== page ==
Startup Street: How A Hunt For Workwear Turned Into A Bespoke Clothing Startup

This week on Startup Street, a bespoke fashion startup, Facebook’s India investment and Karnataka’s policy revamp.

Salt Attire’s clothing being stitched. (Source: Salt Attire)
Salt Attire’s clothing being stitched. (Source: Salt Attire)

This week on Startup Street, a former U.S.-based financial services executive’s search for workwear in India gives birth to a clothing brand for women. Facebook Inc. makes its second investment in an Indian startup. And Karnataka, one of the hotbeds for Indian startups, is amending its startup policy. Here’s what went on:

A ‘9AM-9PM’ Clothing Brand

When Dipti Tolani—then a financial services executive in the U.S.—had to attend an unplanned work-related meeting while vacationing in India, she ran into a problem: she couldn’t find anything appropriate to wear.

“I hopped from showroom to showroom, with dwindling hopes that I would find what I required. I just needed a good shirt with decent fabric and a pair of pants. I struggled and compromised over trade-offs between designs, price, fabric and fit.” Tolani told BloombergQuint. “A simple search for a shirt and pants turned into a hunt.”

That was 2016. Three years on, she is now running Salt Attire—a startup aimed at urban working women—that sells customised ‘9AM-9PM’ clothing. And Tolani only has her “hunt” to thank for it. “This was something I genuinely saw a gap in,” she said. “There are already many workwear labels out there for men since time immemorial. But not for women.”

Dipti Tolani, Founder, Salt Attire (Source: Salt Attire)
Dipti Tolani, Founder, Salt Attire (Source: Salt Attire)

Salt Attire’s main proposition is customised clothing. They have a team of merchandisers, designers and tailors. Tailored clothing is offered at no additional costs. Customers can also decide on individual aspects of the clothing like sleeve length or dress length. “Most of the brands in India offer sizing based on U.K. size charts which can have several fit issues for Indian bodies,” Tolani said.

Customers can either provide their own measurements, or if required, Salt Attire helps them take measurements over phone, video call or even in person.

Bespoke clothing is not new though. Before apparel brands, stores and e-commerce websites swarmed India, it was mostly the local tailor that stitched up garments. Now custom tailoring is making a comeback, slowly, but in a new avatar. Other startups like Tailorman, The Shirt Theory, StitchMyFit and TailoreMade are all offering similar services.

The opportunity is huge. Custom tailoring is a mere fraction of India's $150 billion apparel industry, according to Technopak Advisors. “Currently, the highest penetration of bespoke services is in men’s apparel,” Amit Gugnani, senior vice president at Technopak, wrote in a report. “Bespoke in women's apparel, still remains largely unorganised.”

Tailors stitching at one of Salt Attire’s unit. (Source: Salt Attire)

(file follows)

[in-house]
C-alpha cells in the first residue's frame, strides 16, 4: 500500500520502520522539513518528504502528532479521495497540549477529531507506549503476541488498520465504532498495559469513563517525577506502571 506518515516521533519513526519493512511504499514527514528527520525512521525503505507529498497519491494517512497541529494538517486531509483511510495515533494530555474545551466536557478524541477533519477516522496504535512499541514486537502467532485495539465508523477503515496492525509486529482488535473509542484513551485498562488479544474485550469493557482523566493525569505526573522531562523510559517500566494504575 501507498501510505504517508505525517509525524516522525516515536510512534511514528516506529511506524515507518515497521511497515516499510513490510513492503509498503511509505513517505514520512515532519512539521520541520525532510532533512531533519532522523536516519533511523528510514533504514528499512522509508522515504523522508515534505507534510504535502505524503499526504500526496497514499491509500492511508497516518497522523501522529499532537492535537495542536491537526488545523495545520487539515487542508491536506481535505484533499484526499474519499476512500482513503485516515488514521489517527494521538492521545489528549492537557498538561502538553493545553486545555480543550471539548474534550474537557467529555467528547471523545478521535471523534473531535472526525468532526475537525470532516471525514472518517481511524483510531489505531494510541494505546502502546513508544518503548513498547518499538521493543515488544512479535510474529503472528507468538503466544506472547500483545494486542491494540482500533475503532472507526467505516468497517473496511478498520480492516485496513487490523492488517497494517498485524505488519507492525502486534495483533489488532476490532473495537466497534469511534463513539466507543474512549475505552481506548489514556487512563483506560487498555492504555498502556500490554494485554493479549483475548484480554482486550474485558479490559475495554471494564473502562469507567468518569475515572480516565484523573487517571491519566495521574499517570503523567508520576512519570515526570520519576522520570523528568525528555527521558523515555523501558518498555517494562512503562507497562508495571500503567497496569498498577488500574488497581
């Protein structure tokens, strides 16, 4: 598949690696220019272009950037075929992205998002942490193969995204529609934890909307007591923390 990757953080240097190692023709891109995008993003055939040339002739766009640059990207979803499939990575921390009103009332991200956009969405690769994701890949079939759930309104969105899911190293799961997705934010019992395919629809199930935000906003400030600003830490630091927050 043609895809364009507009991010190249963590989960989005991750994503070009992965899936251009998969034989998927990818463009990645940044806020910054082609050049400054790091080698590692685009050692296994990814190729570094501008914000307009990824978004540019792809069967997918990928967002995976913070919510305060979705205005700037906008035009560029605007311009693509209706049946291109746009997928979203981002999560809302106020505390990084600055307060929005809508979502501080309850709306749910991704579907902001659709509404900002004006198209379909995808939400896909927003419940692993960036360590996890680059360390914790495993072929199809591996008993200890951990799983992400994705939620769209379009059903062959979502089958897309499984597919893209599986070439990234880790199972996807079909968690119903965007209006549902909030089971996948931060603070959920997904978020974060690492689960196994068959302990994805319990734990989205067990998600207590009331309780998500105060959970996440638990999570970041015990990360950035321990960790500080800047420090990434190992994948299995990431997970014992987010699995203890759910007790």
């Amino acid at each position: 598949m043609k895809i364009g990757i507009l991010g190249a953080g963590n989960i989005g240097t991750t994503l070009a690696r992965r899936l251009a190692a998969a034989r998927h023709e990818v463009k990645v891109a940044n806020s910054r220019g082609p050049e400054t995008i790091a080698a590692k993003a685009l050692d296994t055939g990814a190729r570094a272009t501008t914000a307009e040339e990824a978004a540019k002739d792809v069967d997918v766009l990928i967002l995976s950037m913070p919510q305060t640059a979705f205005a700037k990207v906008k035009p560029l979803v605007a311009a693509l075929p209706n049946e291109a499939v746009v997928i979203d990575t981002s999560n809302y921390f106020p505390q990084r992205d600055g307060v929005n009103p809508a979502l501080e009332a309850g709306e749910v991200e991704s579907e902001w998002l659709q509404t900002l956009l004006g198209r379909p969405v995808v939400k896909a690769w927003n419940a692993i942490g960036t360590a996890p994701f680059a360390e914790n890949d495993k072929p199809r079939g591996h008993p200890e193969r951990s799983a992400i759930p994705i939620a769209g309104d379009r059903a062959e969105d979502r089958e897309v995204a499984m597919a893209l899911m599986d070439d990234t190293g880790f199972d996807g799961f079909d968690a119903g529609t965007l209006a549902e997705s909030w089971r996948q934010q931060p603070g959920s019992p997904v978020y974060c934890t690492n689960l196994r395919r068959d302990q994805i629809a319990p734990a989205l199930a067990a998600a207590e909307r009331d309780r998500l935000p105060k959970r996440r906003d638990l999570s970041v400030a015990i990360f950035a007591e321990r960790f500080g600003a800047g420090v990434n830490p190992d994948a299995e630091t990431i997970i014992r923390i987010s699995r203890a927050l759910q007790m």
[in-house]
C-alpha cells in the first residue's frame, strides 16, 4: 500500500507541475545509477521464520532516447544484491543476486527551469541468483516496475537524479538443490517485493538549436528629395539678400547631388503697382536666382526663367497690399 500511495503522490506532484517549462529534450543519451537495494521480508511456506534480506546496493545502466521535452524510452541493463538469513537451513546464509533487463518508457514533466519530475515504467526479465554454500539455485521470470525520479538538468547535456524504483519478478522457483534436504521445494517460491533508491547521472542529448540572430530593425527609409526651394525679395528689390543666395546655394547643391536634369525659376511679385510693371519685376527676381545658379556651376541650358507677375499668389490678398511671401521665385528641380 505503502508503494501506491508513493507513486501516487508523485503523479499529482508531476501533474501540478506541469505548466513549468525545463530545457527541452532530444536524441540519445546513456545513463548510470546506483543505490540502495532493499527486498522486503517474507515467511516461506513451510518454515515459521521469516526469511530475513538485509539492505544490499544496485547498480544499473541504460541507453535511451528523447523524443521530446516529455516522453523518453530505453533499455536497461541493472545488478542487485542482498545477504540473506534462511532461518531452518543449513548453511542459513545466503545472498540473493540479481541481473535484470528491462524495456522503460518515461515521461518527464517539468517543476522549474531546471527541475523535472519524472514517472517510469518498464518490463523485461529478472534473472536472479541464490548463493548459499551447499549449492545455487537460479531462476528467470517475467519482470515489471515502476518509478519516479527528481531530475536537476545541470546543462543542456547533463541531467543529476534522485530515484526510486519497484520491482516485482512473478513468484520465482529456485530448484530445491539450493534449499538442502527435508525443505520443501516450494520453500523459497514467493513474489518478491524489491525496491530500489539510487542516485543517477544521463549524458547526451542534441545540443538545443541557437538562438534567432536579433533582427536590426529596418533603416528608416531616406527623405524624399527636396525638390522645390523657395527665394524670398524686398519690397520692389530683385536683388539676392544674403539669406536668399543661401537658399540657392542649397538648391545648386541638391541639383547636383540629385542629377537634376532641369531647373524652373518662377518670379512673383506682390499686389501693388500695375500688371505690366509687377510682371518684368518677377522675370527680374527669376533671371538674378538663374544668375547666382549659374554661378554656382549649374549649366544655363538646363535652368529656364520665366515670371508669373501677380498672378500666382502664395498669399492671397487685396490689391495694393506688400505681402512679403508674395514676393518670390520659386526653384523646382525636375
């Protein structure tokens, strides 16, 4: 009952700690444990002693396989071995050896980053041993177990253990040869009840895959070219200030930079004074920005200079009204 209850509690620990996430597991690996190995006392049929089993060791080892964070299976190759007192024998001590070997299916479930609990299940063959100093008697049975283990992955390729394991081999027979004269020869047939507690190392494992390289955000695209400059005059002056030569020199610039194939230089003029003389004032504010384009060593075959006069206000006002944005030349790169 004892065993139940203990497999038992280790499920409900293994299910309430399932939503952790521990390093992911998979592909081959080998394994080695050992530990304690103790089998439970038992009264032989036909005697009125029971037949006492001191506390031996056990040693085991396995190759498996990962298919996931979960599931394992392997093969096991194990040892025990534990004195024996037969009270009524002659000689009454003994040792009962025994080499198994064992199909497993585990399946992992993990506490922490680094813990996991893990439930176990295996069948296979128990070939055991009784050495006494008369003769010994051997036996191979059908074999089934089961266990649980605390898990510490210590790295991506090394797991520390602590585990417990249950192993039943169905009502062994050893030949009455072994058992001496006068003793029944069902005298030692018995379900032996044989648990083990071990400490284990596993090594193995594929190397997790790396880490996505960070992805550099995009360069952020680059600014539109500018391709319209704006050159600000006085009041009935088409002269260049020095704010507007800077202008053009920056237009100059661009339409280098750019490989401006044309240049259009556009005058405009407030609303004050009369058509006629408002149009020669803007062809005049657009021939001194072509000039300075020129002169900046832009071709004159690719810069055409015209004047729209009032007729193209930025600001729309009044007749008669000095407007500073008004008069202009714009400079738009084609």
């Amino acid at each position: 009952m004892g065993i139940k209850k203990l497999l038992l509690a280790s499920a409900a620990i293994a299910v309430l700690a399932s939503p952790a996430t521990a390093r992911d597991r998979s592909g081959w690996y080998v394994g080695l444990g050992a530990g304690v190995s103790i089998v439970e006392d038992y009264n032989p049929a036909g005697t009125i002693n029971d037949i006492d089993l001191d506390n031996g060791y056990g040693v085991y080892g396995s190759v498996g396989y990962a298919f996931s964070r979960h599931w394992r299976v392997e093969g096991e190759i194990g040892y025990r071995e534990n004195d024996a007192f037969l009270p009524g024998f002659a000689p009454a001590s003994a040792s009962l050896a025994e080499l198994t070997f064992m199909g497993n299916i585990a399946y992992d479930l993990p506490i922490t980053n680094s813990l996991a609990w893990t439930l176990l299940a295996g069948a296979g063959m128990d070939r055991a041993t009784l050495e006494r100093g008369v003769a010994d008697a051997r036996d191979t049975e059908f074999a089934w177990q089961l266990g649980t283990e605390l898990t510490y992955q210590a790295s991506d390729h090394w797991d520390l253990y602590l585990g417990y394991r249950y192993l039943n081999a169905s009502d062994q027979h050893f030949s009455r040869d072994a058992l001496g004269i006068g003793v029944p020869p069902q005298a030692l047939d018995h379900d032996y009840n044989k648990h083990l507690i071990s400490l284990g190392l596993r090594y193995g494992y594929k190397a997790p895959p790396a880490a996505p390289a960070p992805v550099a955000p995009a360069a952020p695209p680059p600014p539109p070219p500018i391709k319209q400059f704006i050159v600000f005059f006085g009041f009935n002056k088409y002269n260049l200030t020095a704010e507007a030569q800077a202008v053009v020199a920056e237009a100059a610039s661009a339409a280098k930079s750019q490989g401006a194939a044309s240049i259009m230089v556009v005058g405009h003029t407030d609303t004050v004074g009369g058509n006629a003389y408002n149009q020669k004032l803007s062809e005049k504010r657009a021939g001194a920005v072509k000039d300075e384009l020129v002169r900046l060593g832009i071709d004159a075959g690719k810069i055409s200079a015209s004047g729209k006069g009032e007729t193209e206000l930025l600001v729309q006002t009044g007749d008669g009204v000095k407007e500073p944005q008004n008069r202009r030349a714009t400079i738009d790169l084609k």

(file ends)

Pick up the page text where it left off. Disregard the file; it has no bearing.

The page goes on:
Tailors stitching at one of Salt Attire’s unit. (Source: Salt Attire)

That, according to Tolani, is the reason for a “phenomenal” response to Salt Attire. “We have customers who keep coming back to us for more.”

The startup, which has 35-40 employees, has not raised any funds yet and is still bootstrapped. Tolani said that they make a gross margin of over 60 percent on every sale. And since Salt Attire does not keep an inventory—all clothes are manufactured on demand—it helps them keep costs low. Tolani said that the startup is already operationally profitable.

It is also moving beyond just clothing. “We have already introduced jewellery,” Tolani said. “We plan to offer other verticals as well which will capture a larger section of urban consumers.”

Facebook Backs Indian Startup

Facebook has made an undisclosed investment in Bengaluru-based reselling platform Meesho.

“We’d like to announce that Facebook has made an investment in Meesho, which will help us further our efforts to enable independent entrepreneurs to build businesses and grow their customer base via social channels,” the startup said in a statement on its website.

While the financial terms were not disclosed, TechCrunch reported, citing a source familiar with the matter, that the amount was “very significant.”

Meesho, founded in 2015 by IIT-Delhi alumni Vidit Aatrey and Sanjeev Barnwal, is an online marketplace that connects resellers to suppliers through WhatsApp and other platforms. It handles all payment and logistics of the transaction and provides a commission to the sellers.

This is Facebook’s second investment in an Indian startup. It had acquired Little Eye Labs in 2014.

Karnataka To Amend Startup Policy

Karnataka has decided to amend its startup policy to bring it in line with the central government’s policy.

Claiming that Karnataka was the first state to bring in a startup policy, Rural Development Minister Krishna Byre Gowda said the central policy is much detailed than the state policy.

“According to our policy to consider as startup, it should not have exceeded four years, while the central policy says 10 years. Our policy says the turnover should not exceed Rs 50 crore, while central policy limits at Rs 100 crore,” he told reporters after a state cabinet meeting.

The state government is amending its policy accordingly by including the turnover limit and year limit that is there in the central policy, he said.